$100 Dansco 7070

I have been out of actively collecting for a good number of years since my previous collection was stolen (Army PCS move, nothing was covered, long story). So outside of stacking a little silver and the occasional coin received as a gift, I just have not been motivated to devote much time or money into collecting. Now that I have retired from the Army and settled into a regular job, I’m starting to get to collecting itch again. I have always been a bit of an eclectic collector to begin with and I have always liked the Dansco 7070, so this seems like a great way to get back into the hobby. Also, maybe while working on it one series or another will catch my eye and I can focus on them next. I’ll never have the resources to have a top set, so I decided to make up my own challenge.

My goal is to complete a 7070 (no gold) with the following stipulations:
1. $100 max per coin.
2. All PCGS graded.
3. No problem coins (cleaned, damaged etc.).
4. Best possible grade per type (condition over rarity).
5. Coin be in good enough condition as to not look a washer in a slab.

Clearly, some of these coins will be much more challenging than others, but I was wondering if this was a realistic goal to set for myself. Also, which coin(s) do you feel with be the most difficult to find?

OldGold

OG
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Comments

  • coinbufcoinbuf Posts: 5,359 ✭✭✭✭✭

    I have never tried to look for coins that would fit into the parameters that you've set for yourself. I think it may be tough to find common dated non keys or semi key date early and mid 1800's coins in holders as I don't see the economic sense in sending that kind of material in to be graded other than lowball slicks for lowball sets. Seated dollars that are not damaged will be quite tough to find for under $100 is my thought.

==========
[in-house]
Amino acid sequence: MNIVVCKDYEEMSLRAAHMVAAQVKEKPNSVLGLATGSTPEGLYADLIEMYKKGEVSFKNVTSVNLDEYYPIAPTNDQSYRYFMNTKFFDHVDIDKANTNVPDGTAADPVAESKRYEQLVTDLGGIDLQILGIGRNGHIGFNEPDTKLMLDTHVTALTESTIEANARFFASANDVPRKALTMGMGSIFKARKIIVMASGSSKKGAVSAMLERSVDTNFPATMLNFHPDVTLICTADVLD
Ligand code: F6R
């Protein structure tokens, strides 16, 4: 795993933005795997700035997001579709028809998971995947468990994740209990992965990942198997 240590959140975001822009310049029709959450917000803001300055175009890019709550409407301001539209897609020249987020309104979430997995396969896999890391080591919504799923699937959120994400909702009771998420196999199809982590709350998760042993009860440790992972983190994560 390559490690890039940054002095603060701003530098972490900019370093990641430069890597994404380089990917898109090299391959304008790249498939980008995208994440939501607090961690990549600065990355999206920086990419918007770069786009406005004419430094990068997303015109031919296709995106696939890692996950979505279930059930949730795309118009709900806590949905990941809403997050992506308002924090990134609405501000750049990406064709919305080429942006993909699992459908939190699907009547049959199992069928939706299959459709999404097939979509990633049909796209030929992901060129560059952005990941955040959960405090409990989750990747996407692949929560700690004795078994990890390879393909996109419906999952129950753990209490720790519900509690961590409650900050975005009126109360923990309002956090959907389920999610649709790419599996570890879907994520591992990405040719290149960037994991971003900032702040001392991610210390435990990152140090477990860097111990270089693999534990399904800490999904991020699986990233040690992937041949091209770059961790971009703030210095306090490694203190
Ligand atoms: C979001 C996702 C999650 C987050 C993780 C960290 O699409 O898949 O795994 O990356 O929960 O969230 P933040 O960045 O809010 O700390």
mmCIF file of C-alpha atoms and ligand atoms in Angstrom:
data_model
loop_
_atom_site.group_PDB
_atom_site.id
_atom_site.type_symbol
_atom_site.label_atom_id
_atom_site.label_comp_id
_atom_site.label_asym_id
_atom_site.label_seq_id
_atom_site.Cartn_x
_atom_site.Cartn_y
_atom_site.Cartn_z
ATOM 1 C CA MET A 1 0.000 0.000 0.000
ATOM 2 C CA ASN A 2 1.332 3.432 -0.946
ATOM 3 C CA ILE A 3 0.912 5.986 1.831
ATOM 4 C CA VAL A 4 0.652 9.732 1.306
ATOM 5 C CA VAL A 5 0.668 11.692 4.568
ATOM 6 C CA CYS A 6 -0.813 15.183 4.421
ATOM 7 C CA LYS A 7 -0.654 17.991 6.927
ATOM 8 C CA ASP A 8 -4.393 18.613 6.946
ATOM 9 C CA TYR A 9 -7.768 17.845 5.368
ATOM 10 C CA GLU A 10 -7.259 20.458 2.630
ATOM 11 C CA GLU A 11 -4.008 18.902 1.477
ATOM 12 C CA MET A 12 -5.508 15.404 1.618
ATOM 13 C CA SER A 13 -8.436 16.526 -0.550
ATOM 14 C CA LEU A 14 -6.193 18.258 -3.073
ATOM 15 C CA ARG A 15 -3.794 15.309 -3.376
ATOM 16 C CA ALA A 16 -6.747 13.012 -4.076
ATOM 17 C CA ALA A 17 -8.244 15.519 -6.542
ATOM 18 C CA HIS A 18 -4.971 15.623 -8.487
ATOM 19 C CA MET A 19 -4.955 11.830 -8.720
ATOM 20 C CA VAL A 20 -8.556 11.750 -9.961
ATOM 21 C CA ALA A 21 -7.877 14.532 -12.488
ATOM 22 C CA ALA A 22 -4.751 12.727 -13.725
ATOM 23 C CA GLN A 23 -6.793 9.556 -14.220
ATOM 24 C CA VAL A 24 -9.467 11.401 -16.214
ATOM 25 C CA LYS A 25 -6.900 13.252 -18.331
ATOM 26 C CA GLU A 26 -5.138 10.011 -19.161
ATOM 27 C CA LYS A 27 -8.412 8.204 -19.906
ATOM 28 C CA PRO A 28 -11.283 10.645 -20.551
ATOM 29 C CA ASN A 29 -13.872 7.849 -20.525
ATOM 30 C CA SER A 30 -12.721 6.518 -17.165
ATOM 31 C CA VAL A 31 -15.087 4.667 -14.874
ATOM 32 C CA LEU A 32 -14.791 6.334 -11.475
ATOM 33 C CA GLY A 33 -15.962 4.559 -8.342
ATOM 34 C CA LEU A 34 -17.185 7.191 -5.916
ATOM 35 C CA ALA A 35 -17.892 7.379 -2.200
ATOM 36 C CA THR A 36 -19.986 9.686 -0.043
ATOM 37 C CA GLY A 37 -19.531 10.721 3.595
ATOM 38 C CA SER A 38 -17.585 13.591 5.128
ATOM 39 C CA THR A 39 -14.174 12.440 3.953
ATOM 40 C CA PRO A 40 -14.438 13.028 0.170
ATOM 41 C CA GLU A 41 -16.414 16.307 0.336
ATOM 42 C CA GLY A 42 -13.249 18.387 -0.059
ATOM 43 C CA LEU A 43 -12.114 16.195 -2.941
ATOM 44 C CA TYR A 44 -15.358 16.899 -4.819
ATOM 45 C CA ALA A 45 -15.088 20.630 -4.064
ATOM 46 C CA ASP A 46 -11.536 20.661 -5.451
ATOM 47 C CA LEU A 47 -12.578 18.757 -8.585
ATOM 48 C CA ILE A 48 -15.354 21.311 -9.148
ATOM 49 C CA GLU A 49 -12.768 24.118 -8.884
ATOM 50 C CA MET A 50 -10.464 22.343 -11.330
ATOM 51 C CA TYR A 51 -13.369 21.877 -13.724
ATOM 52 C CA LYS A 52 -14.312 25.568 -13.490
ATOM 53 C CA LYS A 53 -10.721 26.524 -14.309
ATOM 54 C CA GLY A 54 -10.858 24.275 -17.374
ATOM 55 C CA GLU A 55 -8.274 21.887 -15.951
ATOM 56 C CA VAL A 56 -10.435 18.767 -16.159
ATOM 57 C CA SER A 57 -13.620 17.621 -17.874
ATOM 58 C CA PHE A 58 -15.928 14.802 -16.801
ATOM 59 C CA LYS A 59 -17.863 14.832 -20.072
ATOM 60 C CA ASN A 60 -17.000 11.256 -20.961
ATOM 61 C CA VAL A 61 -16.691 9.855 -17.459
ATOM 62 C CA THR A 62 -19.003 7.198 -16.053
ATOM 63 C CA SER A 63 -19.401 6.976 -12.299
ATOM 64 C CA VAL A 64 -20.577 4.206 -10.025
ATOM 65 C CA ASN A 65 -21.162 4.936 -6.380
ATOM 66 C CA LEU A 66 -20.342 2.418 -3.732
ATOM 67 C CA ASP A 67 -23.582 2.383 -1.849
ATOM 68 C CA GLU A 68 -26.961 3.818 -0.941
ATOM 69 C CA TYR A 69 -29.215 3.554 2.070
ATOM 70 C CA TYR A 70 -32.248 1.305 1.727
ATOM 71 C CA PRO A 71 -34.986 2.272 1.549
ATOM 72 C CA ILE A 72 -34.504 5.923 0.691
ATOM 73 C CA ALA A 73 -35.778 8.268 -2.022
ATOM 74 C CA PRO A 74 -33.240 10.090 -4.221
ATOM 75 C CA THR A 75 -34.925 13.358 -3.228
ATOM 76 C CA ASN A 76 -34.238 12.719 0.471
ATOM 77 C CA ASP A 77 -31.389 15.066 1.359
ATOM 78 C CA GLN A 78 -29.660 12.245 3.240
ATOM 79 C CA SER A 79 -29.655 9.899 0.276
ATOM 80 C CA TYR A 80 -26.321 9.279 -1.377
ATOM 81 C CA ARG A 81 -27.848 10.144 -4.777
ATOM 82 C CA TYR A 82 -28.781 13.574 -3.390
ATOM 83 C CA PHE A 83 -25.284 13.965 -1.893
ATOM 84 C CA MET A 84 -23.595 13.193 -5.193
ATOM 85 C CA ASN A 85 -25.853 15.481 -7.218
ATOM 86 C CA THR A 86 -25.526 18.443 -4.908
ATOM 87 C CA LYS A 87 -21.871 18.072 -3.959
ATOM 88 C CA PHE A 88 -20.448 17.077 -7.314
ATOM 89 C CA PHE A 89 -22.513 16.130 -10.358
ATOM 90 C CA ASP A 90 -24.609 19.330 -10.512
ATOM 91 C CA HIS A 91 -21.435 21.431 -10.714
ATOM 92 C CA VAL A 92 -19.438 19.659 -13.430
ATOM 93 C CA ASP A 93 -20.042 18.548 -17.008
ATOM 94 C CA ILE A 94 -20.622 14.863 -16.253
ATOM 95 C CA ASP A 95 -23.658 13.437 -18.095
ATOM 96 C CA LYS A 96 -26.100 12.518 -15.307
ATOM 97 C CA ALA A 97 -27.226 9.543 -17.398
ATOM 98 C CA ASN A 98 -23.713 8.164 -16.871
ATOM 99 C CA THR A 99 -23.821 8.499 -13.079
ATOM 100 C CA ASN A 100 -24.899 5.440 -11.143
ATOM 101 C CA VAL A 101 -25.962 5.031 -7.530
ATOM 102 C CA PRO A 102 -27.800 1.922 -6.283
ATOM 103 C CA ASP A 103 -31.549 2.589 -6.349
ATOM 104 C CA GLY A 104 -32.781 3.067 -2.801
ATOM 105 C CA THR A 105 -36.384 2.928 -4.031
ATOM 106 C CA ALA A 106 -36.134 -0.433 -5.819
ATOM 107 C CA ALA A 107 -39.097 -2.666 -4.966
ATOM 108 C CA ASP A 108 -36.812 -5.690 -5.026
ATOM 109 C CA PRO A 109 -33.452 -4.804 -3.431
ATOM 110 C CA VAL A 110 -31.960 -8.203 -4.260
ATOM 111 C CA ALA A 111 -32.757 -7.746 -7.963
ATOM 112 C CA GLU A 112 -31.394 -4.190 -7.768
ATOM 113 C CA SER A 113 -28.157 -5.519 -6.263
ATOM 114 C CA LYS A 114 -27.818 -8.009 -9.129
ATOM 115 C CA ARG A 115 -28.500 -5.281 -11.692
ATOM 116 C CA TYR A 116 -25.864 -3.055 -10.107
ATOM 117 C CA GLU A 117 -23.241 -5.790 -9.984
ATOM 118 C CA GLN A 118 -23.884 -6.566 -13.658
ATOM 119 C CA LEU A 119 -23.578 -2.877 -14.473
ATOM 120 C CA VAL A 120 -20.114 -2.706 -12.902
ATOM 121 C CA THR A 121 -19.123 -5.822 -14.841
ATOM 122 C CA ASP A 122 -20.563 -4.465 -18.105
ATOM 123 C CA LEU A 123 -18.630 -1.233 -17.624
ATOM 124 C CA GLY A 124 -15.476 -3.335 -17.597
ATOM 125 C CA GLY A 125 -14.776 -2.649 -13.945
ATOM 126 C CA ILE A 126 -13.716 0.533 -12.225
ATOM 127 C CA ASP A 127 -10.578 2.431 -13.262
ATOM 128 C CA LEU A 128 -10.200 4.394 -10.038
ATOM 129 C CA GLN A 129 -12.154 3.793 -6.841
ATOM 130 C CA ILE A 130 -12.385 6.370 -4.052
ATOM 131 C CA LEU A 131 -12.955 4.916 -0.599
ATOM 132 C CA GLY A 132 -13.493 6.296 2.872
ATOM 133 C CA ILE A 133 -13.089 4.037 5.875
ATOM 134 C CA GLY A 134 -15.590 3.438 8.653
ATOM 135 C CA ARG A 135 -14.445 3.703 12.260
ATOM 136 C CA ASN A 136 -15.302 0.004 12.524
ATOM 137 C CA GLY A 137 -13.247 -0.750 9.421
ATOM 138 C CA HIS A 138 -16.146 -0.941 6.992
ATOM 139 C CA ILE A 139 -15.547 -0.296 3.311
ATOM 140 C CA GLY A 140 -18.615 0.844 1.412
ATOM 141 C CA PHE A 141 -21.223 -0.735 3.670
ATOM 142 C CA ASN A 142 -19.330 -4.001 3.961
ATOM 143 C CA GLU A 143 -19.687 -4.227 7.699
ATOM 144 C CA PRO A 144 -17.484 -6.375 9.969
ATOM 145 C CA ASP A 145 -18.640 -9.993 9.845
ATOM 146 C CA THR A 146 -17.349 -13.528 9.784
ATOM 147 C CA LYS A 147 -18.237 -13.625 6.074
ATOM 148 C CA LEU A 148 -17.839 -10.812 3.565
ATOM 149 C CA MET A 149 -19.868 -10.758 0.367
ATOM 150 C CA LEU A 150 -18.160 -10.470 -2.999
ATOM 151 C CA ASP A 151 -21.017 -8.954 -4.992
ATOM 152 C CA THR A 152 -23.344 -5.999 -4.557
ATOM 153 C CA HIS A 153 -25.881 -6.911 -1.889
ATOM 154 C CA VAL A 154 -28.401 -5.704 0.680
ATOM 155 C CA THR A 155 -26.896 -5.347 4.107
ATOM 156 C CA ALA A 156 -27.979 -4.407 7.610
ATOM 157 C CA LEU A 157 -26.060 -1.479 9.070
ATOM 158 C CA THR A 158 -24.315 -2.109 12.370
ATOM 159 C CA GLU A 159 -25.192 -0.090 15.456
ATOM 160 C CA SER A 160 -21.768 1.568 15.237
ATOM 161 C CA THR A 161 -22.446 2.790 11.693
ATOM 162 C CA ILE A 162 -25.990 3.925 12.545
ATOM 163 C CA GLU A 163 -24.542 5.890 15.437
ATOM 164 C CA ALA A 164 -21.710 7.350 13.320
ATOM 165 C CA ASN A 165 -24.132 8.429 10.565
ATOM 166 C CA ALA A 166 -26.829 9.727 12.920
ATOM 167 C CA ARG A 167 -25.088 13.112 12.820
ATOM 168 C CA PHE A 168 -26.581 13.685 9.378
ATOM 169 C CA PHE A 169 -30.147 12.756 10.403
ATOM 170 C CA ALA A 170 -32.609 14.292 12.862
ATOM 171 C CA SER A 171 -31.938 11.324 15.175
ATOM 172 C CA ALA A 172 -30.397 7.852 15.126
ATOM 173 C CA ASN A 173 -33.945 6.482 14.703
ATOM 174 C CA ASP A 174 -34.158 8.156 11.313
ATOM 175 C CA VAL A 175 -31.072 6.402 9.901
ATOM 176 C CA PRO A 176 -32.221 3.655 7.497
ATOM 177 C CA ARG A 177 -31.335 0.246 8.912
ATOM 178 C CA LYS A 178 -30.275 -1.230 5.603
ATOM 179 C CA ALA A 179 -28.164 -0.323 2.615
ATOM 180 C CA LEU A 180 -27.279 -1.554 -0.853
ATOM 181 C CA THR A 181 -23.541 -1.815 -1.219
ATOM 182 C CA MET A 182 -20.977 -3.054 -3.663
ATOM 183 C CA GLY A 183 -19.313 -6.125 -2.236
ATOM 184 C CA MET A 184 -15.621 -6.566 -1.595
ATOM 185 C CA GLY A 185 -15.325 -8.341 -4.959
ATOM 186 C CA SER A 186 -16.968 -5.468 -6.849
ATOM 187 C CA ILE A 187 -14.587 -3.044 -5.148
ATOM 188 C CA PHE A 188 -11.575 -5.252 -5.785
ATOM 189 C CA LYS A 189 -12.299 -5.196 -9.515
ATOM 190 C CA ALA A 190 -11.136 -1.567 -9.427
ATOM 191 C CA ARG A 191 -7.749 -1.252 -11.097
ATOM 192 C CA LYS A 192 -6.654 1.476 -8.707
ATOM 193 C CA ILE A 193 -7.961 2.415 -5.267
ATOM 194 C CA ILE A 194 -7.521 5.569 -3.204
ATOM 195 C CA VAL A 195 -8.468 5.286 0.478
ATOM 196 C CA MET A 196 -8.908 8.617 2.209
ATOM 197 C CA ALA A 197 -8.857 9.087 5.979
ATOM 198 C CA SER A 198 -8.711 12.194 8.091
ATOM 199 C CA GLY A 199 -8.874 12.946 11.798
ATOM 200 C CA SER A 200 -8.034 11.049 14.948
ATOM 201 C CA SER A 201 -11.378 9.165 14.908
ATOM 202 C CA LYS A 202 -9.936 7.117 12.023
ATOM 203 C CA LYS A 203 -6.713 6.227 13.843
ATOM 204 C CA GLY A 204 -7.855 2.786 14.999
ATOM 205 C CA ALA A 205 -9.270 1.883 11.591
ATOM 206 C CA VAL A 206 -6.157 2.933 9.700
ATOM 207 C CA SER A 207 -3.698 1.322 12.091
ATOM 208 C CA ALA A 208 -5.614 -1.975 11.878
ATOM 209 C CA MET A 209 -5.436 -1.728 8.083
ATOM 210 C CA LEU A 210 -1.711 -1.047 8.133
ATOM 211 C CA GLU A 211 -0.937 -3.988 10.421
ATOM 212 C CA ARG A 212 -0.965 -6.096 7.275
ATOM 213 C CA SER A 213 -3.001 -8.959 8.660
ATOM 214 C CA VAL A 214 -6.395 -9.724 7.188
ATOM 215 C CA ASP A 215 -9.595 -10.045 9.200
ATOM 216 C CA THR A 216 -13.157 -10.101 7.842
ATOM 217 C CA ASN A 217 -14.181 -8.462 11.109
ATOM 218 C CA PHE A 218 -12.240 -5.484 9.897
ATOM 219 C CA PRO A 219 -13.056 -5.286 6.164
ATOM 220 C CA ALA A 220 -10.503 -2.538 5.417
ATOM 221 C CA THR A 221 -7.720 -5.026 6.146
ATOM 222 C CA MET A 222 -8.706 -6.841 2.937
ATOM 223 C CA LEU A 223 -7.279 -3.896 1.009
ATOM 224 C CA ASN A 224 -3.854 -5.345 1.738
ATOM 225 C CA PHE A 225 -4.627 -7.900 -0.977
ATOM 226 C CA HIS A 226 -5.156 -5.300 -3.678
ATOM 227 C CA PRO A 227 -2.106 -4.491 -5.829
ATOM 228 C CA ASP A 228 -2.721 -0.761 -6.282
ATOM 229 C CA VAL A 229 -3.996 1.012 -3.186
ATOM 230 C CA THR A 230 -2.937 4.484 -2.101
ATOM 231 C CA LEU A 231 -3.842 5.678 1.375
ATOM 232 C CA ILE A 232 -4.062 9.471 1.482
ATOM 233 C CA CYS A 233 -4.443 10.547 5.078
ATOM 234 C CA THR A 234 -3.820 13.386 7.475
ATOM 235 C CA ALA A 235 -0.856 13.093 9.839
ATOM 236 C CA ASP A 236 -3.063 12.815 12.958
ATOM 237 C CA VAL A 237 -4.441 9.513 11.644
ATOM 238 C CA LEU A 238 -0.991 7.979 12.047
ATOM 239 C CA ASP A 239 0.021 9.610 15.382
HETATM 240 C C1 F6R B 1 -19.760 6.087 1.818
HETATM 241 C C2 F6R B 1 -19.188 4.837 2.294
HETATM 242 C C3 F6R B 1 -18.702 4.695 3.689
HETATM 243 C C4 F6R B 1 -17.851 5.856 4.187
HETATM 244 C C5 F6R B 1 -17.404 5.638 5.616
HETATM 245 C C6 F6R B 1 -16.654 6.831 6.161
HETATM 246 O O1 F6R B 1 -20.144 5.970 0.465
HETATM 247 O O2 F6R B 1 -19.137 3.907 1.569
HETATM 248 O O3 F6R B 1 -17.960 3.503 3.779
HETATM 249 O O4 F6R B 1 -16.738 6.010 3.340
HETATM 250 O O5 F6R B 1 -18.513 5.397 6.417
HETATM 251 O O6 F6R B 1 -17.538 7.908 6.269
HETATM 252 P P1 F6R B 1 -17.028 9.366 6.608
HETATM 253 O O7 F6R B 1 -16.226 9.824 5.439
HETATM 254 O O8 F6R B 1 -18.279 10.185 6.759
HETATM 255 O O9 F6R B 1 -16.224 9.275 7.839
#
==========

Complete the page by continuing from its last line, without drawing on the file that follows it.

My Lincoln Registry
    My Collection of Old Holders

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  • CoinJunkieCoinJunkie Posts: 5,448 ✭✭✭

    What he said. You'd probably be better off stipulating an average of $100 per coin rather than capping the expenditure per coin at that amount.

  • So maybe not a hard cap of $100. I see what you mean about seated dollars.

    Maybe $100 per coin where possible, but allow more when $100 would not get even the lowest example.

    OG
  • david3142david3142 Posts: 2,372 ✭✭✭✭✭

    If you are limiting yourself to $100/coin I would recommend collecting the set raw in an album. I think you will be paying a fair amount for plastic otherwise. Seeing a number of coins at once is very satisfying.

  • davewesendavewesen Posts: 2,950 ✭✭✭✭✭

    I am also curious, are you using the 7070 as a guide of what coins or are you going to crack and put coins into dansco album?

  • OldGoldOldGold Posts: 31 ✭✭

    I'm going to use the PCGS registry 7070. I'm not cracking anything out.

    OG
  • sparky64sparky64 Posts: 6,542 ✭✭✭✭✭

    The Seated Dollars will be the biggest stoppers and it won't be much of a Trade Dollar.
    Otherwise, go for it.
    Sounds fun.

    "If I say something in the woods and my wife isn't there to hear it.....am I still wrong?"

    My meager Washington Quarter Registry set

  • OldGoldOldGold Posts: 31 ✭✭

    @sparky64 said:
    The Seated Dollars will be the biggest stoppers and it won't be much of a Trade Dollar.
    Otherwise, go for it.
    Sounds fun.

    Thanks, I spent a few hours and planned out an approximate grade and price for each coin. A few coins are going triple or even quadruple my goal of $100 per coin, but overall I should be able to finish with a per coin average of $100.

    OG
  • david3142david3142 Posts: 2,372 ✭✭✭✭✭

    There are a lot of coins in that set that can be had for face value or close to it. This won’t necessarily be the case if you get slabbed coins and in those cases you might be tempted to go for super grades to justify it. For example, in my album the Lincoln cents, Jeff nickels and Roosie dimes cost about $30-$35 total. I don’t think you’ll be able to get them that cheaply in plastic. An MS67 silver Dime will cost $30-$50. A raw one will cost $3. Same for the nickels, cents, quarters, and Kennedys, basically. On the other end, my seated dollars are almost $1000 coins. With the money you save on the easy coins, you could buy nicer Capped Bust and Seated coins as well as early coppers.

  • Musky1011Musky1011 Posts: 3,850 ✭✭✭

    Buy the seated and trade dollars first.. the rest is pretty easy to come buy

    Pilgrim Clock and Gift Shop.. Expert clock repair since 1844

    Menomonee Falls Wisconsin USA

    http://www.pcgs.com/SetRegistr...dset.aspx?s=68269&ac=1">Musky 1861 Mint Set
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